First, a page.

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Very interesting 👍
Kurkihar, a small village, is located at a distance of 22 km from Gaya, a little ahead of Wazirganj, on the road to Rajgir. The historical site was visited by Buddhist pilgrims in the ancient times including the Chinese travelers Fa-Hien and Hieun Tsang. The antiquarian remains of Kurkihar were first brought to notice by Kittoe in 1847. He visited the place twice and on his second visit spent four days collecting “ten cart loads of idols, all Buddhist and many of the Tantrika period”, some of which are now housed in the Indian Museum, Kolkata. In 1866, Peppe took photographs of some of the images at Kurkihar and published his brief notes thereon. Cunningham also visited here twice in 1861-62 and 1879-80 respectively. Stein also paid an exploratory visit to Kurkihar; but it was chiefly with a view to identify places visited by Hiuen Tsang in the locality. In 1930 Kurkihar suddenly came to limelight following an important discovery of a hoard of 226 bronzes and five other objects, which were unearthed from the main mound. These artefacts included a range – Buddhas, Bodhisattvas, Stupas, Bells and ritual objects. Today, these artefacts adorn the shelves of a special room in the Patna Museum.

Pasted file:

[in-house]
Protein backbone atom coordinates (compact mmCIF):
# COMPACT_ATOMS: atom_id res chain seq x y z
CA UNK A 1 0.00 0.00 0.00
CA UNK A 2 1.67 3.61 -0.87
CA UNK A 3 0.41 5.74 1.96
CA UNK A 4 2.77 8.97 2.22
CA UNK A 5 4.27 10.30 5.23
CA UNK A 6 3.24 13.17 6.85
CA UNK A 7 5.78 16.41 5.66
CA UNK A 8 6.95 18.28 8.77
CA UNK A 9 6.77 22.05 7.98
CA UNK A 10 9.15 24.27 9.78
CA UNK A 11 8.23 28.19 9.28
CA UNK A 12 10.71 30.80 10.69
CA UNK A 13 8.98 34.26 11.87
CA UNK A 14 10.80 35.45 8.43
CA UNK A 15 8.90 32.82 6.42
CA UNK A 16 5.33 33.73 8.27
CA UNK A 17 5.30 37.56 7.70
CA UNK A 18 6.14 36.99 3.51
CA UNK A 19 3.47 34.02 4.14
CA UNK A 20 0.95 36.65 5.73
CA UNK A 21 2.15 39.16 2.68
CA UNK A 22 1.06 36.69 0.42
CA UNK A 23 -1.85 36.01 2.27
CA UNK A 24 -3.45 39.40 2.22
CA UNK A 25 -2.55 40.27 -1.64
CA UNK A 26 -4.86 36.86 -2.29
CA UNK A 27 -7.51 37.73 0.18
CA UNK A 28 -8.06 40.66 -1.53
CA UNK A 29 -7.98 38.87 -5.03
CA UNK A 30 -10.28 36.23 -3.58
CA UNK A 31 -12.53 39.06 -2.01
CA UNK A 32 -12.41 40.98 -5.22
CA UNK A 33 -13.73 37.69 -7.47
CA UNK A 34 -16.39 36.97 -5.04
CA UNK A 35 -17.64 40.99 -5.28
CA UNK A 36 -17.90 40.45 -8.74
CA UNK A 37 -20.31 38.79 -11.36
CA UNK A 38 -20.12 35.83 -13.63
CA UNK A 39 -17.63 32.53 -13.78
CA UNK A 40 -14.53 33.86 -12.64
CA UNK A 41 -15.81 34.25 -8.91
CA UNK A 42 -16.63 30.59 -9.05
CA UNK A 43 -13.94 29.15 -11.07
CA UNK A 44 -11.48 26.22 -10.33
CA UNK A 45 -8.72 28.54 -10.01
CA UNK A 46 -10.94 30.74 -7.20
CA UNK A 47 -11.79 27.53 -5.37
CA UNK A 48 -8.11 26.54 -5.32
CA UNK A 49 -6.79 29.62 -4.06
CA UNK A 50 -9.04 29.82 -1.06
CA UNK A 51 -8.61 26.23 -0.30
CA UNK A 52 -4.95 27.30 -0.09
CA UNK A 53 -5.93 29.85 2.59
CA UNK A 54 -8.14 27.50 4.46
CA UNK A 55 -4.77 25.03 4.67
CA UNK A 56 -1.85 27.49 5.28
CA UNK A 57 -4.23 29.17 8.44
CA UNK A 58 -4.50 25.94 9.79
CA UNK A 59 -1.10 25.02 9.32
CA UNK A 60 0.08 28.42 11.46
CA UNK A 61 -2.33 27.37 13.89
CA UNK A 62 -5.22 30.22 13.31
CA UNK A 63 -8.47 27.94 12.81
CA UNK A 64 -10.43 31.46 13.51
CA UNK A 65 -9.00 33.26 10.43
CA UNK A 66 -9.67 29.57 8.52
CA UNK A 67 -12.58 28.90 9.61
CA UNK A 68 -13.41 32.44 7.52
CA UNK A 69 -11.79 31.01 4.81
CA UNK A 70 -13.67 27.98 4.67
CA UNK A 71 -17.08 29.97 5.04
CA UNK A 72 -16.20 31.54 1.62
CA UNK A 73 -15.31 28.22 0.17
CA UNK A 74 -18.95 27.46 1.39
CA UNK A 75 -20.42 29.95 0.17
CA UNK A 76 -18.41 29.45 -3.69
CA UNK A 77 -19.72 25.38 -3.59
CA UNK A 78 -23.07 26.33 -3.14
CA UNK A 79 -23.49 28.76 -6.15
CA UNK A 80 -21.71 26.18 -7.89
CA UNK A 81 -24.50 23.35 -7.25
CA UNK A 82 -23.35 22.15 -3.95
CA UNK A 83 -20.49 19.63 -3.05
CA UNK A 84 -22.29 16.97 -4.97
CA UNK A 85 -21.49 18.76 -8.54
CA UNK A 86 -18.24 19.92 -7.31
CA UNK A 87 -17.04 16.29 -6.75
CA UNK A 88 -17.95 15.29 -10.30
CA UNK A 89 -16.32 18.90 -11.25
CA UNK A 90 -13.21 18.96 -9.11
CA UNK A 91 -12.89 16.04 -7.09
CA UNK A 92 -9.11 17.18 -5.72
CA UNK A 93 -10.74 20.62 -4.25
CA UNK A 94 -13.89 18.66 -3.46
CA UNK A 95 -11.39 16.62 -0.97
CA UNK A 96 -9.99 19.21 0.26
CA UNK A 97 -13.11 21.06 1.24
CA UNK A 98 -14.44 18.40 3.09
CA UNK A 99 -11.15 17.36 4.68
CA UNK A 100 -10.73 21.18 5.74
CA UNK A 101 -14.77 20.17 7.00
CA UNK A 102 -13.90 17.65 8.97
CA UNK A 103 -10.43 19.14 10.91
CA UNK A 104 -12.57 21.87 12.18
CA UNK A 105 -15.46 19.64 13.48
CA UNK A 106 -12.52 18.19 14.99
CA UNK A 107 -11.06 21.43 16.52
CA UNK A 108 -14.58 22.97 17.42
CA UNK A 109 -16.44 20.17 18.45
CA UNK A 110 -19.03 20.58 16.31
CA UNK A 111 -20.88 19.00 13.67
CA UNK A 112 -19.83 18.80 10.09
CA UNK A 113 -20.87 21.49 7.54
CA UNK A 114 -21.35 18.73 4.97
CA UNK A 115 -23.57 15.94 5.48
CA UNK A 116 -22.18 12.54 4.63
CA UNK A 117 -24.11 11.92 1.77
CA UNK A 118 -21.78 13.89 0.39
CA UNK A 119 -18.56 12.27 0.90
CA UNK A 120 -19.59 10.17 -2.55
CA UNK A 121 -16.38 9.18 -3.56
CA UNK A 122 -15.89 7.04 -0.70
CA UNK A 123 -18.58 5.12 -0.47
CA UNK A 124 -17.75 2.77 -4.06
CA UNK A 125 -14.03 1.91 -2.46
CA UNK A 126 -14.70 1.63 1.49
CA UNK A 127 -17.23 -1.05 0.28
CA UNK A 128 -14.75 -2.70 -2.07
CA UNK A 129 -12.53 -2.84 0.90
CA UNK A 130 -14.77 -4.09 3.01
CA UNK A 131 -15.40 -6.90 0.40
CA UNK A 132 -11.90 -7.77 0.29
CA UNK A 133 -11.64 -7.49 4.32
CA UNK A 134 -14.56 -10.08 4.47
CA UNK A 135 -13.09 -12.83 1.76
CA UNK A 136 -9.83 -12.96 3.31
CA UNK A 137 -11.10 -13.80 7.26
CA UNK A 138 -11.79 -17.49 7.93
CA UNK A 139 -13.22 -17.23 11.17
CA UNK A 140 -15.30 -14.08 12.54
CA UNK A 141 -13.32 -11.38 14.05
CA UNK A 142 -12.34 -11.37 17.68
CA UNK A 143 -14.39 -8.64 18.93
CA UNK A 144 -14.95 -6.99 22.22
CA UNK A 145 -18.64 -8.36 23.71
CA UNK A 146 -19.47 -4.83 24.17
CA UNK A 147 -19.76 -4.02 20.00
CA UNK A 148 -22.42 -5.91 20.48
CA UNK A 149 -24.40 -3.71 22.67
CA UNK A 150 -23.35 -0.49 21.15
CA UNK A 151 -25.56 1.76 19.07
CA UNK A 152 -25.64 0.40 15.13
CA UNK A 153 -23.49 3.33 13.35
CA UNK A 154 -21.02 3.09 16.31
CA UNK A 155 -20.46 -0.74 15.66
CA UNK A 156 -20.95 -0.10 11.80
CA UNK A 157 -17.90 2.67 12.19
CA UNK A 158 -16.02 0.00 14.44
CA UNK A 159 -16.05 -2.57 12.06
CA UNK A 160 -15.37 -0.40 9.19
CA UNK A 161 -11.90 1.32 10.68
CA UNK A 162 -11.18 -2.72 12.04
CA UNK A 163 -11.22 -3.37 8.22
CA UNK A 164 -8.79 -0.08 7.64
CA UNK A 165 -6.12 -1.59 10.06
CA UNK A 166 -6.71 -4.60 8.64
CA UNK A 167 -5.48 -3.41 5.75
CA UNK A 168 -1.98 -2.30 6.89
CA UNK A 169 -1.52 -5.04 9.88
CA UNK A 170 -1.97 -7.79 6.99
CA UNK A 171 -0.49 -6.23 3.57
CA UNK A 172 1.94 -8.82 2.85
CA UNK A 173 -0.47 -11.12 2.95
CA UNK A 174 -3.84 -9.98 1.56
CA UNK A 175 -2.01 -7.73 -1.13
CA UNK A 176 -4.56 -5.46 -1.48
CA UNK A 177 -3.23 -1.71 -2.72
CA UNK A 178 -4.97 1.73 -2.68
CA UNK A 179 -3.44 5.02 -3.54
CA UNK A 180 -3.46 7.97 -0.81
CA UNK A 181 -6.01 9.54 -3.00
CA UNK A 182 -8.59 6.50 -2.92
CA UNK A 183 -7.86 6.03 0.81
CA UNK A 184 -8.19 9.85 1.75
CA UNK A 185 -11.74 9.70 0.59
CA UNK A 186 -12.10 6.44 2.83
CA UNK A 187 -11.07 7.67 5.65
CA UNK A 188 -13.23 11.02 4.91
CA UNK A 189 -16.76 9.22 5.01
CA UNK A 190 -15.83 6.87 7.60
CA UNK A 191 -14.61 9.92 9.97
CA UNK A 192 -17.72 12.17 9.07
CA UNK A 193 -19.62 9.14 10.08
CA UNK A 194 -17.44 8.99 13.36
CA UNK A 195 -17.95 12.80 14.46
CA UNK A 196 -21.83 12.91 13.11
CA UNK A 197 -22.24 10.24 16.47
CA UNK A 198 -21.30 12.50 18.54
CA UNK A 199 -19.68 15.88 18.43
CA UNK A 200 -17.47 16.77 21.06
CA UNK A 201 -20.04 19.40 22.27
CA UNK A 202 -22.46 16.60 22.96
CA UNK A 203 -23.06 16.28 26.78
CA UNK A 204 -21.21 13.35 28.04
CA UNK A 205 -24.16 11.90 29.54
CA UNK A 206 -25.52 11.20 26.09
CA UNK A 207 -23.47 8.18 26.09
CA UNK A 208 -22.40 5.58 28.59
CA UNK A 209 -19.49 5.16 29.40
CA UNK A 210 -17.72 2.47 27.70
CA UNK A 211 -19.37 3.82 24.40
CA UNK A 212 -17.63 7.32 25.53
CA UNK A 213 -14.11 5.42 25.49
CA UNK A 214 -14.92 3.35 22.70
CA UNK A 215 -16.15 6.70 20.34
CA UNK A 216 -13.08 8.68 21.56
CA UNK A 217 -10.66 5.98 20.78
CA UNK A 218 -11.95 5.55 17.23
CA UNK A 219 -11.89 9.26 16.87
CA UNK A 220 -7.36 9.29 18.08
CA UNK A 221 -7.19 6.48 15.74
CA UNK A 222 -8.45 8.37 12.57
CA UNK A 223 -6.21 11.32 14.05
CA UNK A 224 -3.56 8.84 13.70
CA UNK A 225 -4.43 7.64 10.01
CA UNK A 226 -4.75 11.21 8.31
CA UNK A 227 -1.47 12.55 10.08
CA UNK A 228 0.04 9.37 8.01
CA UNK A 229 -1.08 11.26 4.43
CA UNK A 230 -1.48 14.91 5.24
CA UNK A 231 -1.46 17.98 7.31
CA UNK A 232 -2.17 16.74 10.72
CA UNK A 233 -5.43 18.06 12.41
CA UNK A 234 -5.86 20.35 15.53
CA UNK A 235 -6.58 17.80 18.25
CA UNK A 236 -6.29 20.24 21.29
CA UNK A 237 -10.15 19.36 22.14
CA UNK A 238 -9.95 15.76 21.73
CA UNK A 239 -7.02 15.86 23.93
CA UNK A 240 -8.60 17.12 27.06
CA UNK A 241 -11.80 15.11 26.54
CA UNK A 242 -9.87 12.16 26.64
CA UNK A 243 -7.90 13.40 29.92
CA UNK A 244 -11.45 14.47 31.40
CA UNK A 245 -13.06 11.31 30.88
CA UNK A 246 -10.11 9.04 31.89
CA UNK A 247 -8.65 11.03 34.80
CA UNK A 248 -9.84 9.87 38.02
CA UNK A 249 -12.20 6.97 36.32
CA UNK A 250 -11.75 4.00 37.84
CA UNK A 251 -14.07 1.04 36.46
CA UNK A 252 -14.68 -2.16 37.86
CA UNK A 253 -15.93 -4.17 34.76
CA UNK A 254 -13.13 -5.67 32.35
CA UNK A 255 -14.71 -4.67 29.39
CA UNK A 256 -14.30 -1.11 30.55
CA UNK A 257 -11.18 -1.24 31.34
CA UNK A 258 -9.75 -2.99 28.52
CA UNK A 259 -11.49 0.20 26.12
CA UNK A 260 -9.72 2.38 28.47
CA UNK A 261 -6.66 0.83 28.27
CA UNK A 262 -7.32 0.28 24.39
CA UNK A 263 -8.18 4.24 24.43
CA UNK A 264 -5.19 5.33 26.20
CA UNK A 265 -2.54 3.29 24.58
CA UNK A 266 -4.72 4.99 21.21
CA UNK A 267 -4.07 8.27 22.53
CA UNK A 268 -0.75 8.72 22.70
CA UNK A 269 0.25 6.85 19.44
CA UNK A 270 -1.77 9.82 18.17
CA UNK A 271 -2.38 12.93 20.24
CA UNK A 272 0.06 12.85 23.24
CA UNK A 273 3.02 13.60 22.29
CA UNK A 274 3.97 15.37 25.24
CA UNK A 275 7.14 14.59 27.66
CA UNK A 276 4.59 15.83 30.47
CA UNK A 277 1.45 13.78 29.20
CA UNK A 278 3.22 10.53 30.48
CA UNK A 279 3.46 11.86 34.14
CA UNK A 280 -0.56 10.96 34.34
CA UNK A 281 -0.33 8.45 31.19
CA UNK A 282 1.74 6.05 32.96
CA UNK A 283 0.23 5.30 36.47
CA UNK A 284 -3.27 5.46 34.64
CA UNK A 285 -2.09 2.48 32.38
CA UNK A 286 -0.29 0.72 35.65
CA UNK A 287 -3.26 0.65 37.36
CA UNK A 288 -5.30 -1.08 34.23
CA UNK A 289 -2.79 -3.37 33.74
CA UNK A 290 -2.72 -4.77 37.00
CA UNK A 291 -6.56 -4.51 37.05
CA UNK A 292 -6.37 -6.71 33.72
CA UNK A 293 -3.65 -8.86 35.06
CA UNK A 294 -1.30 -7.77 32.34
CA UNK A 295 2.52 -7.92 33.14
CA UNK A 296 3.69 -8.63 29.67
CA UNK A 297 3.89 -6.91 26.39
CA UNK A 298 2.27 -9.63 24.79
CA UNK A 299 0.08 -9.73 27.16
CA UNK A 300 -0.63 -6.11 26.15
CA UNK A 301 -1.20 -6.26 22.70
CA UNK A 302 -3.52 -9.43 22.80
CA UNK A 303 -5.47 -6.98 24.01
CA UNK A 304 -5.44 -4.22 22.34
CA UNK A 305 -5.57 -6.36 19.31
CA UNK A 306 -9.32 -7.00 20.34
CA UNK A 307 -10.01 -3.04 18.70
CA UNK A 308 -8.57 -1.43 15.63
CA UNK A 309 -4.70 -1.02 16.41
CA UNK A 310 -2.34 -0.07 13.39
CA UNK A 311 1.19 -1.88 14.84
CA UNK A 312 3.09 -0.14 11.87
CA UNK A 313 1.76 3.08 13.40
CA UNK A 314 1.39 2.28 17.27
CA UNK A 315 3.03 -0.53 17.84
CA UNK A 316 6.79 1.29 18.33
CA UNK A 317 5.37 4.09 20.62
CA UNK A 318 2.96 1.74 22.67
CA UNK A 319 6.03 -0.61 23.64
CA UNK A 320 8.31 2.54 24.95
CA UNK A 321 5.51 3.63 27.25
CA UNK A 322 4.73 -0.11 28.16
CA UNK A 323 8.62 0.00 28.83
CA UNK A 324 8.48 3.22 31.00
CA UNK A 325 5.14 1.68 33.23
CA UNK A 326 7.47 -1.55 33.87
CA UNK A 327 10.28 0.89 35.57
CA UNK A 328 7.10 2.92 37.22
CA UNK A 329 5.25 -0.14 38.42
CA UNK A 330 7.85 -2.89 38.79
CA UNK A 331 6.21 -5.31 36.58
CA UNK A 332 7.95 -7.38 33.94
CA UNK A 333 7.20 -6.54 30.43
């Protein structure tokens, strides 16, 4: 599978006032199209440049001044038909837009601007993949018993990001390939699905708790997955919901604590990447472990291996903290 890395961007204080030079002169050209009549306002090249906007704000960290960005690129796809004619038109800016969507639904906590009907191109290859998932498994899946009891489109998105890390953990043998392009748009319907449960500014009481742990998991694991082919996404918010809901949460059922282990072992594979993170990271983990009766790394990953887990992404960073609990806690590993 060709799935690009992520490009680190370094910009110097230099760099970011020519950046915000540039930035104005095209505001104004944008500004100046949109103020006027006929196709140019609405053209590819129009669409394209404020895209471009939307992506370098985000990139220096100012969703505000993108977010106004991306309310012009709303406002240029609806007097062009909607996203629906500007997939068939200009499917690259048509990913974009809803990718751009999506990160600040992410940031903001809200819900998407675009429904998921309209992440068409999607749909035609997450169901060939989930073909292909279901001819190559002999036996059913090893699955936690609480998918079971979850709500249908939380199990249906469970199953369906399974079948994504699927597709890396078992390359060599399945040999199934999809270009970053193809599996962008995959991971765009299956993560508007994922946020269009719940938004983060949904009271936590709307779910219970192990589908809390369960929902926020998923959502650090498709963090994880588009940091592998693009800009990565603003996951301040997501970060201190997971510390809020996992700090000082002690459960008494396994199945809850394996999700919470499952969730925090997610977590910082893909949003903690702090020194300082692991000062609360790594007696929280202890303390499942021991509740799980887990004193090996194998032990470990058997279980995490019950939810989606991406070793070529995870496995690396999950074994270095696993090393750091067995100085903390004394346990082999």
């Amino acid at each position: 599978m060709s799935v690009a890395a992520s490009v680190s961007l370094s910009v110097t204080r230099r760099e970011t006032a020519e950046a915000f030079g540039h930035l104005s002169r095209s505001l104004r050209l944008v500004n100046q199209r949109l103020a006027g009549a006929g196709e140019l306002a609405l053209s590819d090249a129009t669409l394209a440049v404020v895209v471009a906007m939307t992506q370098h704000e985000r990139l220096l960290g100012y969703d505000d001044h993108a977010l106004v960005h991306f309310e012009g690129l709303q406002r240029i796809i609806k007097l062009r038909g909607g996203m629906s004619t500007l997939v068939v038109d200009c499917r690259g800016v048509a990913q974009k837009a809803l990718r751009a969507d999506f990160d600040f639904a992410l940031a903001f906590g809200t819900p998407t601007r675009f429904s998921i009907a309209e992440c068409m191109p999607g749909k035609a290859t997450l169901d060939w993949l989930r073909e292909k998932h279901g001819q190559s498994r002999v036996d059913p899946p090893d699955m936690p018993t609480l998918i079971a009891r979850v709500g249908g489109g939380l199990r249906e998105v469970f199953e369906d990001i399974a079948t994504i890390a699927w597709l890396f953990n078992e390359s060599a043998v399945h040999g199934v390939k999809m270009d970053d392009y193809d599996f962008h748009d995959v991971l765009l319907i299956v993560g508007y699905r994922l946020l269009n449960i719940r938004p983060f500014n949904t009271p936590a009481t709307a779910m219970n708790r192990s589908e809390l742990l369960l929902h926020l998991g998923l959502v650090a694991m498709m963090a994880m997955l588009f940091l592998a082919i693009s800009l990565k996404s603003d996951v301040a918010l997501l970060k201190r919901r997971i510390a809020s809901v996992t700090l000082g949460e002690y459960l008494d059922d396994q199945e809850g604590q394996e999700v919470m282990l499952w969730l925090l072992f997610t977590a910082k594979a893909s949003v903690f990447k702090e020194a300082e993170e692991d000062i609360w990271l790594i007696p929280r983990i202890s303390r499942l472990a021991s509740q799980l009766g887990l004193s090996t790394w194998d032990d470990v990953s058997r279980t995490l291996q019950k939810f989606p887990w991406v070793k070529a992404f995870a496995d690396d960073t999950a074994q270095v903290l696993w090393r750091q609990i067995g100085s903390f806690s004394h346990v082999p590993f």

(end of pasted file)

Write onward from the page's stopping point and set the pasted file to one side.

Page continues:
The village sits atop a mound that was earlier a Buddhist monastery. Several legends were contemporary about the importance of the site in ancient times, many of which have simply faded out of human memory due to centuries of neglect. The partly known legends about Kukkuta-pada Vihara as also described by Hieun Tsang are very interesting and have almost faded out of common memory, only to be found in old texts documented by scholars. Kittoe’s account of Kurkihar is brief and refers to “a vast mound of bricks and rubbish…..undoubtedly the site of a great monastery and a great town.” He noticed an outer enclosure “180 paces square”, the wall being 3” in thickness, with an inner enclosure “which appears to have been filled for ages with Chaityas or Buddha temples of every dimension from 10 inches to perhaps 40 to 50 feet.” Cunningham’s report on the ruins is accompanied with a sketch plan of the sites.
To be continued....